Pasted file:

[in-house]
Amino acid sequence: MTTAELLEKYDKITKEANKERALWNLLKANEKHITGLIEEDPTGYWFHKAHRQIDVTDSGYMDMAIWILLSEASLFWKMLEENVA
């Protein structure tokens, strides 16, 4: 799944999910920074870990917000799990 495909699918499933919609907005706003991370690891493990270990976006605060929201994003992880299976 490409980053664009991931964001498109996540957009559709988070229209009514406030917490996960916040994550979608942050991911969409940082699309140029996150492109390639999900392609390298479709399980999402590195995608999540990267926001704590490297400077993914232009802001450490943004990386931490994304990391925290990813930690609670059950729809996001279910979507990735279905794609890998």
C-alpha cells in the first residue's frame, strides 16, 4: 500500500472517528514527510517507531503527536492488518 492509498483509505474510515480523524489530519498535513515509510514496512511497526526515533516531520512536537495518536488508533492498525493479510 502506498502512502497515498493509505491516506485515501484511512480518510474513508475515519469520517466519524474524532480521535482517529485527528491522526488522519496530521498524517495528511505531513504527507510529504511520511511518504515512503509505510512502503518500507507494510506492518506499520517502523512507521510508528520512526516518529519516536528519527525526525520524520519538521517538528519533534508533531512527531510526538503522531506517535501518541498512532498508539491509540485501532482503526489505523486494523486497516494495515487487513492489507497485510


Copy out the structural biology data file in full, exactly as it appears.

[in-house]
Amino acid sequence: MTTAELLEKYDKITKEANKERALWNLLKANEKHITGLIEEDPTGYWFHKAHRQIDVTDSGYMDMAIWILLSEASLFWKMLEENVA
């Protein structure tokens, strides 16, 4: 799944999910920074870990917000799990 495909699918499933919609907005706003991370690891493990270990976006605060929201994003992880299976 490409980053664009991931964001498109996540957009559709988070229209009514406030917490996960916040994550979608942050991911969409940082699309140029996150492109390639999900392609390298479709399980999402590195995608999540990267926001704590490297400077993914232009802001450490943004990386931490994304990391925290990813930690609670059950729809996001279910979507990735279905794609890998």
C-alpha cells in the first residue's frame, strides 16, 4: 500500500472517528514527510517507531503527536492488518 492509498483509505474510515480523524489530519498535513515509510514496512511497526526515533516531520512536537495518536488508533492498525493479510 502506498502512502497515498493509505491516506485515501484511512480518510474513508475515519469520517466519524474524532480521535482517529485527528491522526488522519496530521498524517495528511505531513504527507510529504511520511511518504515512503509505510512502503518500507507494510506492518506499520517502523512507521510508528520512526516518529519516536528519527525526525520524520519538521517538528519533534508533531512527531510526538503522531506517535501518541498512532498508539491509540485501532482503526489505523486494523486497516494495515487487513492489507497485510